John Lewis tests Cisco energy saving tech

The department store retailer is one of the first to include the Catalyst switch maker’s energy management systems in its cost-saving, green IT agenda.

John Lewis has been one of the first end users to test technology introduced this week to measure, report and reduce the energy used by internet protocol (IP) devices.

The UK department store chain has been using Cisco's EnergyWise technology for Cisco Catalyst switches for the past few months, and is poised to roll it out fully to its head office in an initial deployment phase.

"We're already using it to switch off IP phones at night and we're about to do some other work with it on our Ethernet network," said Steve Parker, John Lewis' technical architect. "It's early days, but it was an easy fit with our existing network infrastructure."

As a long-term user of Cisco networking kit, John Lewis begin testing the EnergyWise technology in support of its overall green IT' strategy that has also seen it consolidate its servers and switch its desktops at night, among other initiatives.

Gary Hird, John Lewis technical strategy manager, also told IT PRO that Cisco's technology vision fitted with the retailer's own corporate social responsibility (CSR) plans, which have strong buy-in from across the business.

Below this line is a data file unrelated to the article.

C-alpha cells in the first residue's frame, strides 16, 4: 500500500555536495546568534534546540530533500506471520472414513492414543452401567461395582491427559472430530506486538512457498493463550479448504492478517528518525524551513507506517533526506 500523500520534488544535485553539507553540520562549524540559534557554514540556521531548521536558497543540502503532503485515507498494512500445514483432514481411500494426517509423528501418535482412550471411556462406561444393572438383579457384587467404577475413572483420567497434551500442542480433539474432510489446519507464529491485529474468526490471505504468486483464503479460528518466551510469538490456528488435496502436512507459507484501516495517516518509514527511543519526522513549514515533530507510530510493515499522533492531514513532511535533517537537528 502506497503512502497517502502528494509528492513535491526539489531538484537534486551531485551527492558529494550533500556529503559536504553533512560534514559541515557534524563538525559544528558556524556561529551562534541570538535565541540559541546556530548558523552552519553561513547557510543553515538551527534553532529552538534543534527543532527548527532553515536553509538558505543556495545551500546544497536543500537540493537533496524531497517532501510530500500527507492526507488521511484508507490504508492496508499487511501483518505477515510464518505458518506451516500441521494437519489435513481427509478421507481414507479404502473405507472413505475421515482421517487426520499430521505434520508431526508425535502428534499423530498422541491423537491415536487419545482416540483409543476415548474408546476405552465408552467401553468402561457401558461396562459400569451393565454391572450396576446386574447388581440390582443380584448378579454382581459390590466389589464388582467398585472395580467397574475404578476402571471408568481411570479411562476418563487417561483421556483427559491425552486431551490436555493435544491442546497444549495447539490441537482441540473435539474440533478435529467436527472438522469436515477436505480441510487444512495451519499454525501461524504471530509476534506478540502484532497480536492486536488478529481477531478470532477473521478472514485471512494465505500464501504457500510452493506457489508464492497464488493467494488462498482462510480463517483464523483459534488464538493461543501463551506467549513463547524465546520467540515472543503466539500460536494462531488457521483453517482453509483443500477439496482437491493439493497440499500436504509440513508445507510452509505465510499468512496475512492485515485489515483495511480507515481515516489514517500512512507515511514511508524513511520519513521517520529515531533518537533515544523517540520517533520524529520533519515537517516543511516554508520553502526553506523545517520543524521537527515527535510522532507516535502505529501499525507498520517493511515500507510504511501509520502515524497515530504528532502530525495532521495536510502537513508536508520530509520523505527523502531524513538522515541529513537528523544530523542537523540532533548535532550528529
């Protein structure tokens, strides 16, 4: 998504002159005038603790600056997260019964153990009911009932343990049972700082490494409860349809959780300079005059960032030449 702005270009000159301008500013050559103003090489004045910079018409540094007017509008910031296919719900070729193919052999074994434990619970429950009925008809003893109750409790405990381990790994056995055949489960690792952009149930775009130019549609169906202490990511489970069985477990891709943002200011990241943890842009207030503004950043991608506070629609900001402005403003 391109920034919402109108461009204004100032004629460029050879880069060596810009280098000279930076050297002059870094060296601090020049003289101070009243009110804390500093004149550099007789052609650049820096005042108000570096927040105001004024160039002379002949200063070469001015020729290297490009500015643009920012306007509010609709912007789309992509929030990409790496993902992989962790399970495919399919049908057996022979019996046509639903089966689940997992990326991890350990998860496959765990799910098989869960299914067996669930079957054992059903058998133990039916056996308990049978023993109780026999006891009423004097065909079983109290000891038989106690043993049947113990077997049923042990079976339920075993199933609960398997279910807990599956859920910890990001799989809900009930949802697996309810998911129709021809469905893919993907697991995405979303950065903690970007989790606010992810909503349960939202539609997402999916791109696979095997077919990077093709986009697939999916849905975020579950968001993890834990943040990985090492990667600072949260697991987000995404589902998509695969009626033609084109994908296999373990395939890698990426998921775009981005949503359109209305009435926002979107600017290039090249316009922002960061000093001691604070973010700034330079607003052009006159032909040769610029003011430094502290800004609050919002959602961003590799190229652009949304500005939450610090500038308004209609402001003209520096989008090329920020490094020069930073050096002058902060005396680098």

Parker added: "We're not at the bleeding edge in terms of releases, so we were pleased that the EnergyWise software was a good fit.

"It gives us continuity of investment and introduces energy management capability into the most logical control plane to gain a holistic view of how we can save energy throughout our IT infrastructure and be more supportive of facilities."

The retailer has taken advantage of the first phase of the Cisco initiative's development, called Network Control. EnergyWise will be supported on Catalyst switches to manage the energy consumption of IP devices such as phones, video surveillance cameras and wireless access points.

Cisco has also announced industry partnerships with Schneider Electric for building utility management, SolarWinds for network monitoring and Verdiem for monitoring PC power to extend EnergyWise as a power management platform across IT and the building systems by early 2010.

It added that it recently acquired Richards-Zeta's middleware to enable the management of power consumption for entire building systems such as lights, elevators, and air conditioning and heating.

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